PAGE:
So far, the parameters of ideal radiation for this purpose have not been determined due to the great diversity of variables such as the type of laser wavelength, power, pulse rate, time, and mode of application.[3],[4],[6],[7],[11],[22],[23],[24],[25],[26],[27],[28],[29],[30] A local inflammation of a surgical wound does not take place immediately after surgery, but it appears gradually and reaches its peak between 24 and 48 h after the surgery.[3],[33] Pain intensity and degree of inflammation can vary between patients. For this reason, the split-mouth design where the patient becomes his/her own control is able to avoid bias in the data collection. Moreover, a 3-week interval is allowed in between both extractions to allow for wound healing and to avoid the presence of any systemic effect of one side on the other.[18] In addition, one treatment of acute injuries or immediately postoperatively has clinically meaningful effects. Whereas for chronic pathologies, LLLT typically requires two or three treatments a week for several weeks to achieve clinical significance.[18],[19],[34] According to the results of our study, the clinical parameter of pain was reported by patients to be less at the sites treated with laser therapy than at the other control sites. This effect is in agreement with results of another study in which 10 patients treated with 904 nm GaAs laser applied immediately after the surgery and on days 3 and 5 postoperatively, with a total fluence of 180 J/cm 2.[22]

In contrast, other split-mouth studies reported no significant reduction in pain using intraoral 830 nm GaAlAs once immediately after suturing as well as when applied more the one time.[6],[11],[29] Furthermore, a clinical trial demonstrated lower intensity of postoperative pain, swelling, and trismus in the laser treated group than in the control group, but the difference was not reported to be statistically significant, whereas there was a significant reduction in the number of rescue analgesic medications required in agreement with the results of this study.[3] However, in 2006, Markovic and Todorovic obtained a reduction of postoperative pain by applying the laser AsGaAl after the surgical removal of third molars.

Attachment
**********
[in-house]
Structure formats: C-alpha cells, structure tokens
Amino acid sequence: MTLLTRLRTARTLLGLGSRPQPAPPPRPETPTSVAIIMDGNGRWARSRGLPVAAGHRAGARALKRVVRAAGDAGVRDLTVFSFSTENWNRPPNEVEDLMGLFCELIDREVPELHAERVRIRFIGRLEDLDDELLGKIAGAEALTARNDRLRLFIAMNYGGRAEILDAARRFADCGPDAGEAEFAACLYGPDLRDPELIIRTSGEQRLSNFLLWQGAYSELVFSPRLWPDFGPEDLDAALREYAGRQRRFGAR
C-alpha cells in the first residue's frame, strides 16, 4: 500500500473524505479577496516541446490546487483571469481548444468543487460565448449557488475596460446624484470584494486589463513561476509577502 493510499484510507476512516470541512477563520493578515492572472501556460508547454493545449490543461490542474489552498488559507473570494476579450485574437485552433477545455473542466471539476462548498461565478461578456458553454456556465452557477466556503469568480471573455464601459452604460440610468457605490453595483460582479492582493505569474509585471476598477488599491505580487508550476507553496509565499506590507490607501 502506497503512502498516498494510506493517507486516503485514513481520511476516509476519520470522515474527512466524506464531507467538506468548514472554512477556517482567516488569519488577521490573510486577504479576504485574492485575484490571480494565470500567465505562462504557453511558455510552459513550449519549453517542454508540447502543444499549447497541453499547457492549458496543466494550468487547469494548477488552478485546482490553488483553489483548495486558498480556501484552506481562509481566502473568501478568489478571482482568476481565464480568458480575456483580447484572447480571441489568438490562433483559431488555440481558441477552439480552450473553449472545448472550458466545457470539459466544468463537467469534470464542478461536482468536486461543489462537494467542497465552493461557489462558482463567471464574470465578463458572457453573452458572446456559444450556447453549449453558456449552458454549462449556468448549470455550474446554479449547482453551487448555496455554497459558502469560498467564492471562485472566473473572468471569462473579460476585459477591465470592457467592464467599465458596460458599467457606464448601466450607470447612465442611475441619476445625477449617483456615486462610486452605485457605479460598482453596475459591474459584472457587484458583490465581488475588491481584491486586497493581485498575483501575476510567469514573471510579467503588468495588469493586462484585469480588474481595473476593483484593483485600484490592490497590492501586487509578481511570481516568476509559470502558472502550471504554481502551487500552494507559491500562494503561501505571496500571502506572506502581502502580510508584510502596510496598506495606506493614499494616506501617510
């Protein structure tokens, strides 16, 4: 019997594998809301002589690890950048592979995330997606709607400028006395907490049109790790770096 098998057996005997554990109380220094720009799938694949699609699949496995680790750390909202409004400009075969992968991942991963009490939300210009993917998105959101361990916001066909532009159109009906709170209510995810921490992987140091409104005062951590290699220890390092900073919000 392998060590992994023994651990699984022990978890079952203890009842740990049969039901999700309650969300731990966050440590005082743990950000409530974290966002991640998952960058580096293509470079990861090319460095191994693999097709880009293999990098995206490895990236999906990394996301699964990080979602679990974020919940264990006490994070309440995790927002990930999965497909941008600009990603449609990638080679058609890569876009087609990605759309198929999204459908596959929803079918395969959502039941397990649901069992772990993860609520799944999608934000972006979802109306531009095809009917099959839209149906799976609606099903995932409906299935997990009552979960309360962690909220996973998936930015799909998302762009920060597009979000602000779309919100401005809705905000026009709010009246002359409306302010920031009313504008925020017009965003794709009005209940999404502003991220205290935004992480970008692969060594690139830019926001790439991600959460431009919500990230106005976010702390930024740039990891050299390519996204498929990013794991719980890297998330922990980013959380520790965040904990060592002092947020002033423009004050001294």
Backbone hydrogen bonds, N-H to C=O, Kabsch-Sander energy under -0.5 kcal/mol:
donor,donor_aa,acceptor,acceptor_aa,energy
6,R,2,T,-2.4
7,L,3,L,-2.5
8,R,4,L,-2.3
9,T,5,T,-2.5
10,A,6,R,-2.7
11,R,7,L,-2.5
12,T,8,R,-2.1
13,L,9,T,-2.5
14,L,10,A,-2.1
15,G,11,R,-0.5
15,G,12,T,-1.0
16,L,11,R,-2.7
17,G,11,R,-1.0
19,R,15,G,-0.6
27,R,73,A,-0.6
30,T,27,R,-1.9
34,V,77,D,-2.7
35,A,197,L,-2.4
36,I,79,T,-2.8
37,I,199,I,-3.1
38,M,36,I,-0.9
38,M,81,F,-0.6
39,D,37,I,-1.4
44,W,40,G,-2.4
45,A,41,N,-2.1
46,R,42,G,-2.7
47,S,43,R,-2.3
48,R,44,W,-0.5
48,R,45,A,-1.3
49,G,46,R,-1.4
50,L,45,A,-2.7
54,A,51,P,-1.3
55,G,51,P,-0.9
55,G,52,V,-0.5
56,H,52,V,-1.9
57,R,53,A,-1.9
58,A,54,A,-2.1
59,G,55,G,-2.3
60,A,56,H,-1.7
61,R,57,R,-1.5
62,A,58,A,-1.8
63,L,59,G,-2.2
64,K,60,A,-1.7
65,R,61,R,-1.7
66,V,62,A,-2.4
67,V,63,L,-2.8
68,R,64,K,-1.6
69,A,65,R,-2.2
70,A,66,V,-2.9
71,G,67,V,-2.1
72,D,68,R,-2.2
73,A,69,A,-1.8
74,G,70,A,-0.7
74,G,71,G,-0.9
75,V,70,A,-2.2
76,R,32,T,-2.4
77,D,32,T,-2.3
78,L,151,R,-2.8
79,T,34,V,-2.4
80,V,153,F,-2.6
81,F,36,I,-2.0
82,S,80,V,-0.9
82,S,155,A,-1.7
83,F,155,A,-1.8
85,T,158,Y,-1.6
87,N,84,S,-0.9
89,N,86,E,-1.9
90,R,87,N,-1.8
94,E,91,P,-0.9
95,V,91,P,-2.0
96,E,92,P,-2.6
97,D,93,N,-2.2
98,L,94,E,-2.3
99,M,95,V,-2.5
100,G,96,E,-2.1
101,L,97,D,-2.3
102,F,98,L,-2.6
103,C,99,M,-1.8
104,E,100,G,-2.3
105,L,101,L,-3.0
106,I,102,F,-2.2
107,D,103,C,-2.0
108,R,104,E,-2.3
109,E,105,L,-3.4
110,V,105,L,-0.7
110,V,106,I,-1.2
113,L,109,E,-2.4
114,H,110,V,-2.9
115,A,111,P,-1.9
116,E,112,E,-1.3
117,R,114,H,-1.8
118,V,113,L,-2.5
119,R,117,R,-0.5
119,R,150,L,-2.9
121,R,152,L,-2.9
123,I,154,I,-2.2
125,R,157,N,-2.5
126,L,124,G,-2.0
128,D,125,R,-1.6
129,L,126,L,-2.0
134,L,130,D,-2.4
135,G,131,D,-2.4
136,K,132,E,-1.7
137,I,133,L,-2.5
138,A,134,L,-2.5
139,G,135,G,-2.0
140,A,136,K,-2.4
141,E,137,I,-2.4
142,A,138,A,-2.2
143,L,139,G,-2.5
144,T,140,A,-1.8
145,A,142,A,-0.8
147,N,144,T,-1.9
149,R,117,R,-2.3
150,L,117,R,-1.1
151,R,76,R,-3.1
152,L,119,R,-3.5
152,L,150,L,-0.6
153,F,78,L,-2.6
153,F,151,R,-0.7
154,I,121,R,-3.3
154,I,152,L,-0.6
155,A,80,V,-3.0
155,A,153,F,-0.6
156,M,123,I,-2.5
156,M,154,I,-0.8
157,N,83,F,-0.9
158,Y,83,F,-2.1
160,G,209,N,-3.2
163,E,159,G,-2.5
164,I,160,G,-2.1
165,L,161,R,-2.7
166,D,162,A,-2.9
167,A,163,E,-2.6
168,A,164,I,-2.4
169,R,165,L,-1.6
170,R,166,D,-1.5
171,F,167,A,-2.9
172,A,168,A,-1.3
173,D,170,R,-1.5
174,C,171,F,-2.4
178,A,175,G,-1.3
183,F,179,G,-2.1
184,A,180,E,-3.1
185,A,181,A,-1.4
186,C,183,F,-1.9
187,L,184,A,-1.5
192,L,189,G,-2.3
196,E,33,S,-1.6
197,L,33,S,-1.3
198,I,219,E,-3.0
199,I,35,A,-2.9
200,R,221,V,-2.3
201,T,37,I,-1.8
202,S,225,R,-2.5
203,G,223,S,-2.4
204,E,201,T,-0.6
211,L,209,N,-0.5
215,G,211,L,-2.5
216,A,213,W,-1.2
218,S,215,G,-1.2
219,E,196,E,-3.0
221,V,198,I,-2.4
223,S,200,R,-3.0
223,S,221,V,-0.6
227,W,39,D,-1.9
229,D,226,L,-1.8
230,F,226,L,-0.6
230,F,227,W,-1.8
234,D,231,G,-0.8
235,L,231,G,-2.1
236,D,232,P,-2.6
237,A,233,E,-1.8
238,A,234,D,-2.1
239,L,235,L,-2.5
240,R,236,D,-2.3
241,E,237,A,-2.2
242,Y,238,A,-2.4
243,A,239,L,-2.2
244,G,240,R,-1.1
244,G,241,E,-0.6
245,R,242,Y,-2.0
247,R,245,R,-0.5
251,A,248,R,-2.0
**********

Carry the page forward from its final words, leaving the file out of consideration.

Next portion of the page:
This study was conducted with third molars in symmetrical positions with a similar degree of difficulty, so that each patient was his own control. Furthermore, a single surgeon performed all surgical procedures to avoid differences among different surgeon's skills, which might have influenced the results. A similar double-blind crossover study included 25 patients with bilateral identical impactions reported no significant effect of applying 6 J LLLT on postoperative pain and swelling except on the 2nd day.[23]

The HeNe laser was also used to investigate the effects of the LLLT in reducing pain, postoperative swelling, and trismus after a third molar extraction. There were no significant differences in the levels of pain and swelling between the laser group and control group. However, this laser allowed a significant reduction of trismus after 7 days in both groups.[28] The laser application following third molar extraction can be intraorally, extraorally, or both. In this study, the intraoral application was adopted to allow for maximum penetration and absorption at the surgical site 4– 6 mm.[15],[18],[35]